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Do I Need to Use Different Names for a Parent and Child Company?

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It’s certainly legal to have your parent and child company have the same name (assuming they are located in different states). Let’s suppose you wanted the name ACME, LLC (and it was available in both states), then you could have ACME, LLC in both states. The reason for this, is technically, the legal reference for your company name is “ACME, LLC, a Florida limited liability company” (Assuming this ACME, LLC, is located in Florida).

We do not recommend you do this, however, because most folks don’t remember to type out the entire “ACME, LLC, a Florida limited liability company”. Instead, most folks like to refer to just ACME, LLC. The problem is, if you have two companies named ACME, LLC, which company are you referencing in a contract, when you have ACME, LLC, instead of “ACME, LLC, a Florida limited liability company?” What happens, is you create am ambiguity in the contract that can be potentially leveraged by the other party. This isn’t a problem, until it is a problem. If someone wanted to sue you and/or ACME, LLC, you’ve basically given them an opening to pick which ACME, LLC, they want to sue and/or they could sue both. They could also argue you were trying to be intentionally vague and fraudulent, and then try to use that excuse to “pierce the corporate veil.”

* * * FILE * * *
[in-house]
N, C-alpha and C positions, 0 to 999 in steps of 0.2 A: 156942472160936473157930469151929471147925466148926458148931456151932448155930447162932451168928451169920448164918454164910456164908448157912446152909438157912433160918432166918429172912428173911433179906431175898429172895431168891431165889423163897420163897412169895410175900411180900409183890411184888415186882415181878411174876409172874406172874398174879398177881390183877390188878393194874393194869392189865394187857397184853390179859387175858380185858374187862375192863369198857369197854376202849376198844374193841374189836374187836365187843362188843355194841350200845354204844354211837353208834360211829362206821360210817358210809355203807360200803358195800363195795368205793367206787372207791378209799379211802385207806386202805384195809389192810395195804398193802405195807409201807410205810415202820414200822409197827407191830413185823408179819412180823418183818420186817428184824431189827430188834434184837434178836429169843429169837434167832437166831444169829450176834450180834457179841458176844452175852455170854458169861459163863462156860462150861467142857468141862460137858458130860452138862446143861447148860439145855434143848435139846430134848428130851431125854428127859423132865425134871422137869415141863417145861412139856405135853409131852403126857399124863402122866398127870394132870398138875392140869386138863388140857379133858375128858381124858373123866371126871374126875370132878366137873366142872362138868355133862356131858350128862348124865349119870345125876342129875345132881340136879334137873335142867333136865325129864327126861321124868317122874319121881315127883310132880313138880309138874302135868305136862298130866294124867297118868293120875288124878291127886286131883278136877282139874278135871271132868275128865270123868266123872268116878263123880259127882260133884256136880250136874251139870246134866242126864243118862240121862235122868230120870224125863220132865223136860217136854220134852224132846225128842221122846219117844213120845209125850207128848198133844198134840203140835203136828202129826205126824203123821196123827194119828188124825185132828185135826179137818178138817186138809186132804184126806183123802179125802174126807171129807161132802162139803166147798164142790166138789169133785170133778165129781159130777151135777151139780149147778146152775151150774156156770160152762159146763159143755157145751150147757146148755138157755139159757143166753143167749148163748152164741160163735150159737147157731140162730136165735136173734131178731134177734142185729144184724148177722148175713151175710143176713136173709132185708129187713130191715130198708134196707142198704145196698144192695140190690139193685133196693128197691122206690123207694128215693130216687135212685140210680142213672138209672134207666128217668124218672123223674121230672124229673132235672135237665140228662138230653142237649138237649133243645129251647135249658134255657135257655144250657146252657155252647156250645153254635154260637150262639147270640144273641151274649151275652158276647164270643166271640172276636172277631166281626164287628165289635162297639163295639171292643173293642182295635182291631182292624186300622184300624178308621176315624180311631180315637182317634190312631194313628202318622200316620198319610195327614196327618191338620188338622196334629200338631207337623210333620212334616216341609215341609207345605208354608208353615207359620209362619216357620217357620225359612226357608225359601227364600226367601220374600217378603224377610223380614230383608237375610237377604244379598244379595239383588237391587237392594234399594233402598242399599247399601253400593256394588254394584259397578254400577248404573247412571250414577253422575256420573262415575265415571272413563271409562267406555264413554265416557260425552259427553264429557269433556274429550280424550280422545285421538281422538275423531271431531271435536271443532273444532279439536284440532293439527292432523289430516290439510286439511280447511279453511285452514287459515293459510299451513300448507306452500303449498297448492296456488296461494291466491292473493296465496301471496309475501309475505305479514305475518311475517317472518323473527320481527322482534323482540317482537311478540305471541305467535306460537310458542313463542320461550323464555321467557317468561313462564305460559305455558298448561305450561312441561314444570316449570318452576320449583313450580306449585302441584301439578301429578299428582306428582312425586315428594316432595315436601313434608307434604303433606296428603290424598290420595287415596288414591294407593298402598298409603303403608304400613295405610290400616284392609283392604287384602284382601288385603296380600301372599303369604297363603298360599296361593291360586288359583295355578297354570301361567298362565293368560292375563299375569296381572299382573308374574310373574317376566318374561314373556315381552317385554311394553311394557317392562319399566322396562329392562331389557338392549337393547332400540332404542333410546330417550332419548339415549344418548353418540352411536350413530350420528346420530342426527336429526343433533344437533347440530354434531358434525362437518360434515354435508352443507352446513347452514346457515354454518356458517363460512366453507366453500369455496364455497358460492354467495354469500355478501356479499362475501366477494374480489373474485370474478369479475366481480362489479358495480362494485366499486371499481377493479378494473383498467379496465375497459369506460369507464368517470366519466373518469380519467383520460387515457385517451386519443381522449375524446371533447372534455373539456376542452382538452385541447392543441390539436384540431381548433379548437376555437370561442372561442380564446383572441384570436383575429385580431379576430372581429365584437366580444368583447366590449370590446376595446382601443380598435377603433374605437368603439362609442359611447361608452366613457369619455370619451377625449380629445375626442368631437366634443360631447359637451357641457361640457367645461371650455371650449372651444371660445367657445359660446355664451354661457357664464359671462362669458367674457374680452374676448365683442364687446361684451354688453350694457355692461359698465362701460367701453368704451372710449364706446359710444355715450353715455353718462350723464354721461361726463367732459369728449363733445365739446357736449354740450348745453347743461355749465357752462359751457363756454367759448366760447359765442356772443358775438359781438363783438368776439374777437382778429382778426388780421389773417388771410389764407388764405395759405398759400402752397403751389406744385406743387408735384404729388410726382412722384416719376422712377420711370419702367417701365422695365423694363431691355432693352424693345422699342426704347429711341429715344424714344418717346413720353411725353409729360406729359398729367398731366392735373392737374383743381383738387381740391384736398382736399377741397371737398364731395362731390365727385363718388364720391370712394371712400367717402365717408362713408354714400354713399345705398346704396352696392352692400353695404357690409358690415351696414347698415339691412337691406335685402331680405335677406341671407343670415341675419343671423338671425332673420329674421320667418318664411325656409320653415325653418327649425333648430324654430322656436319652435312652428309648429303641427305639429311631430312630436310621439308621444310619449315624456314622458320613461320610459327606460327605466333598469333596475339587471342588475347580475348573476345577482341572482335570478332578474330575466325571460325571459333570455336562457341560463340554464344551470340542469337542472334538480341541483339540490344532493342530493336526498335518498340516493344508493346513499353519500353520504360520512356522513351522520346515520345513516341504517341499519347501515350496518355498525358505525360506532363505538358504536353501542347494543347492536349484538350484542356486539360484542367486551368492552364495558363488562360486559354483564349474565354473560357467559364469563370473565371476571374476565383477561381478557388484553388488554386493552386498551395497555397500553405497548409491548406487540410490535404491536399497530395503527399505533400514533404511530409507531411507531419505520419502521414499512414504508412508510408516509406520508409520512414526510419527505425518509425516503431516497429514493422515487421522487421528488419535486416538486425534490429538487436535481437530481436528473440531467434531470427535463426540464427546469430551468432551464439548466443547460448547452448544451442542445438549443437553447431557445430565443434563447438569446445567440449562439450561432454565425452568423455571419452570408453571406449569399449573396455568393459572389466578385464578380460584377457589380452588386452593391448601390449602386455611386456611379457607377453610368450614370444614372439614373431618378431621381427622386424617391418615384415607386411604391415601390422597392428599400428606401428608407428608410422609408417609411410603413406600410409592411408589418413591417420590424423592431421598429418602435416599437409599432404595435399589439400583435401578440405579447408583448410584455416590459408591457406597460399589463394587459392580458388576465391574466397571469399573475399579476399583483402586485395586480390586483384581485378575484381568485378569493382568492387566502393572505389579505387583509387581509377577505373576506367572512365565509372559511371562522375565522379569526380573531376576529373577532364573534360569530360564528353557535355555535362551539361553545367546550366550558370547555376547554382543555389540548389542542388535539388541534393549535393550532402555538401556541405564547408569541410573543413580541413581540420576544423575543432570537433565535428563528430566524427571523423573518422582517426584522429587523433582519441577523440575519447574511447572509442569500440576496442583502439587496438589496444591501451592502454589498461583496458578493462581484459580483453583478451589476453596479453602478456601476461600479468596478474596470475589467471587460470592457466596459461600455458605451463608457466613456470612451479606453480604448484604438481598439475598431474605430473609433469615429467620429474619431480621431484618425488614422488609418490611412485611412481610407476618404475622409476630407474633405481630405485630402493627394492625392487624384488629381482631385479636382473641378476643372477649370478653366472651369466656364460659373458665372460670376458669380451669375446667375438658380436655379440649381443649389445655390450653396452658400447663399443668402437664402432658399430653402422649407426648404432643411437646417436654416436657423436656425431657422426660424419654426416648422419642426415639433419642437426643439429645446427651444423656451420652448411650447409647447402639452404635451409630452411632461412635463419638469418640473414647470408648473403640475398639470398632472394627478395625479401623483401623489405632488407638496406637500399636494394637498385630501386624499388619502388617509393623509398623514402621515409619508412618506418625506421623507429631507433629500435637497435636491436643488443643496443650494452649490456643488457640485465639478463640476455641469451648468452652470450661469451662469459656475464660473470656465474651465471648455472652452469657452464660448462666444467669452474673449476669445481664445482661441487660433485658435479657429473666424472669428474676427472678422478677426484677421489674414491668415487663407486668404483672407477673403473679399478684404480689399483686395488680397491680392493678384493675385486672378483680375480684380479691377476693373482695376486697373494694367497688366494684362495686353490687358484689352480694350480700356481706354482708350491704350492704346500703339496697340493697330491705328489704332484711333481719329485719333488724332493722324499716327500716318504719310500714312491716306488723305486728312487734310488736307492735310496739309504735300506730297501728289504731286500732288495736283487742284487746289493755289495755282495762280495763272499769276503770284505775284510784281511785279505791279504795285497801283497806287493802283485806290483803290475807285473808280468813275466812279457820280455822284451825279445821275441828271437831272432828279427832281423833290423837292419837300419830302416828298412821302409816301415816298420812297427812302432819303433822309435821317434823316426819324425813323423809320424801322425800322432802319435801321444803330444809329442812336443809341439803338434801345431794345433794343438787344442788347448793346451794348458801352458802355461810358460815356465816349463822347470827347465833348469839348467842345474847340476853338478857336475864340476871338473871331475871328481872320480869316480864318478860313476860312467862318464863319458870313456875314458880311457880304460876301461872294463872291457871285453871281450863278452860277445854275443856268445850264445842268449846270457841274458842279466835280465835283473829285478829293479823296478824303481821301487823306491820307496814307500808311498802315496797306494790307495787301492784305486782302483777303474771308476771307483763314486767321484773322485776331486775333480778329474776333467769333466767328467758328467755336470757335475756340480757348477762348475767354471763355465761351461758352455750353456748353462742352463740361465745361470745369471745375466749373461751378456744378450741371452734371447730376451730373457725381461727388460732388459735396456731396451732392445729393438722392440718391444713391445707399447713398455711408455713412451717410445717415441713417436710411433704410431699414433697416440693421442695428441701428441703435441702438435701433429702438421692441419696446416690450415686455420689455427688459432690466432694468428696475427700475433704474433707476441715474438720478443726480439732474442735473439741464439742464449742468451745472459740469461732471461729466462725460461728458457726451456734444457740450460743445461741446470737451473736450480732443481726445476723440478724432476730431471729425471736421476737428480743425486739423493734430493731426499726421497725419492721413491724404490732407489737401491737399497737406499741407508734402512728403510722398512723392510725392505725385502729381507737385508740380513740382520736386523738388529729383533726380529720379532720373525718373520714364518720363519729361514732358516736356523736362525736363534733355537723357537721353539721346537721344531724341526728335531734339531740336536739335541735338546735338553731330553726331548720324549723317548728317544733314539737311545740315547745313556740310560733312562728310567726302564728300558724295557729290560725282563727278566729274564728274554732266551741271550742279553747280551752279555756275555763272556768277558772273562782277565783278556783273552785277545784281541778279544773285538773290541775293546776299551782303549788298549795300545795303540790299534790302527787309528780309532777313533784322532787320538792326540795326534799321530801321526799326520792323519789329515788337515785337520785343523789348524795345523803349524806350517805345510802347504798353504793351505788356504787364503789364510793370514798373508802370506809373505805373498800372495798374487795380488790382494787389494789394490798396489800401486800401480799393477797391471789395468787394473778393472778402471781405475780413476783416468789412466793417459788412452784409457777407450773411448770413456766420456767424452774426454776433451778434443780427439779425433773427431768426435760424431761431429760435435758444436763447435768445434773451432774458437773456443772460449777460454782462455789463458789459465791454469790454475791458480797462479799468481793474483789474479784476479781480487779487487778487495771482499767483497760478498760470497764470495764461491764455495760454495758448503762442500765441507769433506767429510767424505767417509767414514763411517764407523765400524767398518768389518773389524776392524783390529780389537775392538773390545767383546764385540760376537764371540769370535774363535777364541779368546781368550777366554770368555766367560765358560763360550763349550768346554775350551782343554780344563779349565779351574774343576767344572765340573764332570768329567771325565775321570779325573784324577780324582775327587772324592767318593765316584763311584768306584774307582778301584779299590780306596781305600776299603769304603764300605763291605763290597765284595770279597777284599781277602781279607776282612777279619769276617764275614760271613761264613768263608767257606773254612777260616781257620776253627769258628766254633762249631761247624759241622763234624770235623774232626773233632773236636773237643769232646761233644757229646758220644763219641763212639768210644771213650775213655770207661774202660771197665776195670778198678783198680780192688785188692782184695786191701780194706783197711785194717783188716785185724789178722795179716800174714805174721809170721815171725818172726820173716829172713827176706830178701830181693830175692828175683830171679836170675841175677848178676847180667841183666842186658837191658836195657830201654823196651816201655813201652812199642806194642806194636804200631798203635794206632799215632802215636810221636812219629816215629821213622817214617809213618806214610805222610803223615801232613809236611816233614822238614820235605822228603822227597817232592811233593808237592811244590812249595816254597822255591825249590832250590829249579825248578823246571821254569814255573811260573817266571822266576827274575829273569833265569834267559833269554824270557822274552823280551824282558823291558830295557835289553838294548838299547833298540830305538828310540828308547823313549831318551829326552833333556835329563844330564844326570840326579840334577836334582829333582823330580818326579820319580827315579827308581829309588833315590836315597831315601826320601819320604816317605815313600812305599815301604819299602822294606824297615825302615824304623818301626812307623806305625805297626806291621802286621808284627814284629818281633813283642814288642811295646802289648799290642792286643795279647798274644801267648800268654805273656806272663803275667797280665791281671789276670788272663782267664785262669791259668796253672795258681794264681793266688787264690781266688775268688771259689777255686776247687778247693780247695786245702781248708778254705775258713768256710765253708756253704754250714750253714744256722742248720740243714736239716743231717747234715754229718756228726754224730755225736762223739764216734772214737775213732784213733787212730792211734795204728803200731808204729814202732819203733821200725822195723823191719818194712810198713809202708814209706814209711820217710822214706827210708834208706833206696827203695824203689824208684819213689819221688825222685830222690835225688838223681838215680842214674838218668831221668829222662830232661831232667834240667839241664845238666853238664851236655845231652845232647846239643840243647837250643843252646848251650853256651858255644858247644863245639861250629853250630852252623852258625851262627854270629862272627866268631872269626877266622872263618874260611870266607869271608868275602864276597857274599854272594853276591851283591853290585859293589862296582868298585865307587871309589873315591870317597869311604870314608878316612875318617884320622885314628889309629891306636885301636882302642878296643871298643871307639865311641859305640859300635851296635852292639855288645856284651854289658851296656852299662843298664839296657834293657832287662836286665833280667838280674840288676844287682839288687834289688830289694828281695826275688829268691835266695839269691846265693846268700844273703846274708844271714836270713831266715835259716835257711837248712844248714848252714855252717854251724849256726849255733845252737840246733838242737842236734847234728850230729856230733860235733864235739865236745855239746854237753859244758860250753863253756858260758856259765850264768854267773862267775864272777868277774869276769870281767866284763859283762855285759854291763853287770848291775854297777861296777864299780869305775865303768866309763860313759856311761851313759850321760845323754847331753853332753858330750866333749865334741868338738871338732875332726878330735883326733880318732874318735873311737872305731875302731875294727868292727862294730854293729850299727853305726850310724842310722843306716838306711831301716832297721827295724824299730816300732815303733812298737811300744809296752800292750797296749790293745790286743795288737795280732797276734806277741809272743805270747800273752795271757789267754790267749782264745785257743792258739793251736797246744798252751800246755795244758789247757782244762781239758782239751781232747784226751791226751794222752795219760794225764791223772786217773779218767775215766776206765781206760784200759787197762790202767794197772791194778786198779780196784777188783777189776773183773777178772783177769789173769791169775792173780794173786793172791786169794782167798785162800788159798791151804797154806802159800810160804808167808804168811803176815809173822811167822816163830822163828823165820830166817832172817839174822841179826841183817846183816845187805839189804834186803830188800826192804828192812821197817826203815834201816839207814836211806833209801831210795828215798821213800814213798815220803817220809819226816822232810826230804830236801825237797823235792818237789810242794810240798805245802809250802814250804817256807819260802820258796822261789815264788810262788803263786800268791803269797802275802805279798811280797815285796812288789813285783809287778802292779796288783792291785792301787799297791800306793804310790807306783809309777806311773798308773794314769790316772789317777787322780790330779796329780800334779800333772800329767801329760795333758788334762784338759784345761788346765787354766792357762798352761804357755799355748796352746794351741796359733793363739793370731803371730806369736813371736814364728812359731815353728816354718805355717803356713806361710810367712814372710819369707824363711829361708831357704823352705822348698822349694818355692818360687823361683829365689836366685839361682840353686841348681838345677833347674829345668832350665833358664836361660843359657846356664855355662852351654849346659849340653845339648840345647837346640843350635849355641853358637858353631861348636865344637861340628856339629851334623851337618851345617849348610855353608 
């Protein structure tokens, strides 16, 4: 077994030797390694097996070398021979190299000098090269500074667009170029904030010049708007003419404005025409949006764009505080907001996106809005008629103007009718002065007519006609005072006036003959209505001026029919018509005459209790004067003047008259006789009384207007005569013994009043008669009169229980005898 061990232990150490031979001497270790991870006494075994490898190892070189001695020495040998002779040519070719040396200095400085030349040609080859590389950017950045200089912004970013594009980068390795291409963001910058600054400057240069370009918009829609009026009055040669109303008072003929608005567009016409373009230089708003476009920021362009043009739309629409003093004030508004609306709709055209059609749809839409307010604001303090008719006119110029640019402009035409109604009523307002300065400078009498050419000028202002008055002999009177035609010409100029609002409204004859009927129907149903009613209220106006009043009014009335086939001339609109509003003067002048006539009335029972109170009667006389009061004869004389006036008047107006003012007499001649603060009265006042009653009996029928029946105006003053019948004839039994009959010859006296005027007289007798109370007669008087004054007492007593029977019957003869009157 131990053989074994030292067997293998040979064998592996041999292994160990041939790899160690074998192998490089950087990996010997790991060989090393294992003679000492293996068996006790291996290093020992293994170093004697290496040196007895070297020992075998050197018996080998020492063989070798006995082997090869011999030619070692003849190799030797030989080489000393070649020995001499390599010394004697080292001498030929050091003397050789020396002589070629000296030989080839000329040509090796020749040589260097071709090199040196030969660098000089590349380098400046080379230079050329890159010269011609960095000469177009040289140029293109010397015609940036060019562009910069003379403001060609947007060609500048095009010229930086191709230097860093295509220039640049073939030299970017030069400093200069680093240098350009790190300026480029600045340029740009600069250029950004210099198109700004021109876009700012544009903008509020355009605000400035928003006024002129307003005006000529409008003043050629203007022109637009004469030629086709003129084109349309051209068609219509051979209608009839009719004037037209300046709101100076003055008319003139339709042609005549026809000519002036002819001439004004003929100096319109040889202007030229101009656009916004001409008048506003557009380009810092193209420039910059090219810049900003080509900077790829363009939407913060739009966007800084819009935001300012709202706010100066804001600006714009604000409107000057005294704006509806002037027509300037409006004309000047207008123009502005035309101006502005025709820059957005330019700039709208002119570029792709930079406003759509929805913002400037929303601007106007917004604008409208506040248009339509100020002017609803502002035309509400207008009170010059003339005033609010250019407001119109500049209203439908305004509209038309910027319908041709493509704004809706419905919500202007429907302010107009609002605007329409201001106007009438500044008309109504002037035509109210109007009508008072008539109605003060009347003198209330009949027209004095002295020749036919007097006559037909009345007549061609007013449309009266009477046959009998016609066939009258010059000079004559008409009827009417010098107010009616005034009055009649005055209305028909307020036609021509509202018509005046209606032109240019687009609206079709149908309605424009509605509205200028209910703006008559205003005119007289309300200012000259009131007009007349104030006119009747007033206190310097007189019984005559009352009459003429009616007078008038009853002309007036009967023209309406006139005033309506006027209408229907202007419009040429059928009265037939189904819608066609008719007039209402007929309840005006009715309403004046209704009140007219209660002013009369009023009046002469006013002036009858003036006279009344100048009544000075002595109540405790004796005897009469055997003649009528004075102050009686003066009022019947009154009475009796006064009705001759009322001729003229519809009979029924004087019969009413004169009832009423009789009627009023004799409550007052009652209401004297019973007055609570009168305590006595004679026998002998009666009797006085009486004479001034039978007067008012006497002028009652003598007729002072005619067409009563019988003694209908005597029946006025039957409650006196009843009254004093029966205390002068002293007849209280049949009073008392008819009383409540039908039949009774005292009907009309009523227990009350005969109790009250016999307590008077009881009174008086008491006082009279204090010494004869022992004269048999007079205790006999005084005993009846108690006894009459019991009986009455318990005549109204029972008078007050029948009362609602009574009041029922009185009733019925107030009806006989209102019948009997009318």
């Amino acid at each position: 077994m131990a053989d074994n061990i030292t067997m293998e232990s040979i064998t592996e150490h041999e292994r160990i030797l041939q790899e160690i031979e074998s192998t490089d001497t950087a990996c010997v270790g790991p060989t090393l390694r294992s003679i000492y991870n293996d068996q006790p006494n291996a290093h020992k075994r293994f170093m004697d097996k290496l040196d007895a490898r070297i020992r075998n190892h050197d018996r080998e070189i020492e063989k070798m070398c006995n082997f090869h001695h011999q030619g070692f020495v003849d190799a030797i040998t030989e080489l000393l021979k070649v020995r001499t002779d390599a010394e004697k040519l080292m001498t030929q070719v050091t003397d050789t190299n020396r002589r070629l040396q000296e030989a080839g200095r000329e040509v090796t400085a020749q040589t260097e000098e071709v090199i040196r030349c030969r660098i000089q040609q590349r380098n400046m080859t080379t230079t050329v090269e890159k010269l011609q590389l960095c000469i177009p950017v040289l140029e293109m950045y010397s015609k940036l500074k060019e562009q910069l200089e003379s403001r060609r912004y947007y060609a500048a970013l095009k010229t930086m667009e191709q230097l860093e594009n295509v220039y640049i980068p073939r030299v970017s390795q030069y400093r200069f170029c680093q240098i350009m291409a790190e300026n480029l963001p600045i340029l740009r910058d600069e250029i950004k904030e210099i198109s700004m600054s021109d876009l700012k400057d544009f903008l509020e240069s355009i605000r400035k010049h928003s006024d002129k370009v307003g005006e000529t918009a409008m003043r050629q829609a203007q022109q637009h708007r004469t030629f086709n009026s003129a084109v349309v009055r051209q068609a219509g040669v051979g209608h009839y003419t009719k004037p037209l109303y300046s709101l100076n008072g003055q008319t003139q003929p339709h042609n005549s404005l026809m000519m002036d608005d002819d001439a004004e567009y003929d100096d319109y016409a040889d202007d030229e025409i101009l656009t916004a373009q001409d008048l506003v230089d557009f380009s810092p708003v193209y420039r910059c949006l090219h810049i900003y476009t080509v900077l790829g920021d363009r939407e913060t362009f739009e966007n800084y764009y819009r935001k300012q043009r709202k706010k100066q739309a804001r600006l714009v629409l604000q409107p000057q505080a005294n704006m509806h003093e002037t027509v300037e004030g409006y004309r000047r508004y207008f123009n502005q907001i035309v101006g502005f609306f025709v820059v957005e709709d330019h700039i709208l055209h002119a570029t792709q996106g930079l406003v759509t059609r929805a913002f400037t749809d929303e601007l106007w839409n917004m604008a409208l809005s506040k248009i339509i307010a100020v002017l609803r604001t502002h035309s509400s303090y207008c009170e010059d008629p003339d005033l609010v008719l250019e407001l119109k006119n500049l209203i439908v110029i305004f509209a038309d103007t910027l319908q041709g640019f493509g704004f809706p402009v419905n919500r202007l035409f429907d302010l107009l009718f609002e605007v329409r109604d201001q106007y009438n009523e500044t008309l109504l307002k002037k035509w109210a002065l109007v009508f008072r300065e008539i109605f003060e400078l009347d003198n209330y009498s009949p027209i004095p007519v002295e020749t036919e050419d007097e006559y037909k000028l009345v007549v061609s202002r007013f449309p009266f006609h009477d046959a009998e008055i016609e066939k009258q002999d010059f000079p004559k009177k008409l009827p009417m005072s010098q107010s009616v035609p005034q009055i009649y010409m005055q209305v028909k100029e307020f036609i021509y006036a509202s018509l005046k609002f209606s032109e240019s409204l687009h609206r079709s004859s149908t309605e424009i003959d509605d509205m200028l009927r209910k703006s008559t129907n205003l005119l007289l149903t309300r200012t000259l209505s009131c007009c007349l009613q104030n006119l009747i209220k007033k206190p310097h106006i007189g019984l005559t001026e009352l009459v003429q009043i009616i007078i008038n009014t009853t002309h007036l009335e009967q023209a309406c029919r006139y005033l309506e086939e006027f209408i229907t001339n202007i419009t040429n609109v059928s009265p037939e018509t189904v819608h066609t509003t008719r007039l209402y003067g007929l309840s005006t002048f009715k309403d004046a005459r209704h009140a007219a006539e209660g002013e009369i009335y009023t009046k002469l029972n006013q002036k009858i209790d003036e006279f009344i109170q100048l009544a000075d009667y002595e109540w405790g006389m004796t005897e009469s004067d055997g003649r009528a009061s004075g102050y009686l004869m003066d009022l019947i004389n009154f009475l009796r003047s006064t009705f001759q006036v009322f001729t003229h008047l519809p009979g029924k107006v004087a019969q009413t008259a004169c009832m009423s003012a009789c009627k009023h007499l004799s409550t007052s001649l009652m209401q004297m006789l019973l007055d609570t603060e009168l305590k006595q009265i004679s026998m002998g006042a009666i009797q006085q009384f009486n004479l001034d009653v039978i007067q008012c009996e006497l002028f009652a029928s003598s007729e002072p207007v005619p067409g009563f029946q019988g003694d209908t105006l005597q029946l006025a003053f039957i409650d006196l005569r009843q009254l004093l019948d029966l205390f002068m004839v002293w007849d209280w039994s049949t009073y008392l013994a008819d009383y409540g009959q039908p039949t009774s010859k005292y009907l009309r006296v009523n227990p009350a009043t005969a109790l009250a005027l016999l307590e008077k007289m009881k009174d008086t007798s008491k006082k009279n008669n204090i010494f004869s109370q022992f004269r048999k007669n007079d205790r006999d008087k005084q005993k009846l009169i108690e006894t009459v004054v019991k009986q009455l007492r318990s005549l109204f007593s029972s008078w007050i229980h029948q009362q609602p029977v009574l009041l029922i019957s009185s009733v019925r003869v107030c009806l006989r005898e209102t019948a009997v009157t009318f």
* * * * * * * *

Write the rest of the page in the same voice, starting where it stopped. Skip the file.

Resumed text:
While that is a poor rationale to pierce the corporate veil, it is nonetheless something available to try and you’re left trying to defend yourself against such a claim.

It’s best to not use the same name for parent/child companies. Instead, given the child company is supposed to be your Operating Company, name the child as appropriate for branding purposes. Then, the parent can be named whatever you want, and if you want to use the same name as the child, add the state to the name. For example, if the child was ACME, LLC, a Florida limited liability company, and the parent was located in New Mexico, then I would recommend naming the parent ACME NM, LLC, or ACME Holdings, LLC, or something that can help distinguish it from the Florida company.

Note that it is not acceptable to simply drop the “LLC,” since it or something similar (i.e. “ltd.,” or “L.L.C.” or something similar to indicate it is indeed a LLC) is required as part of the legal name of the company.

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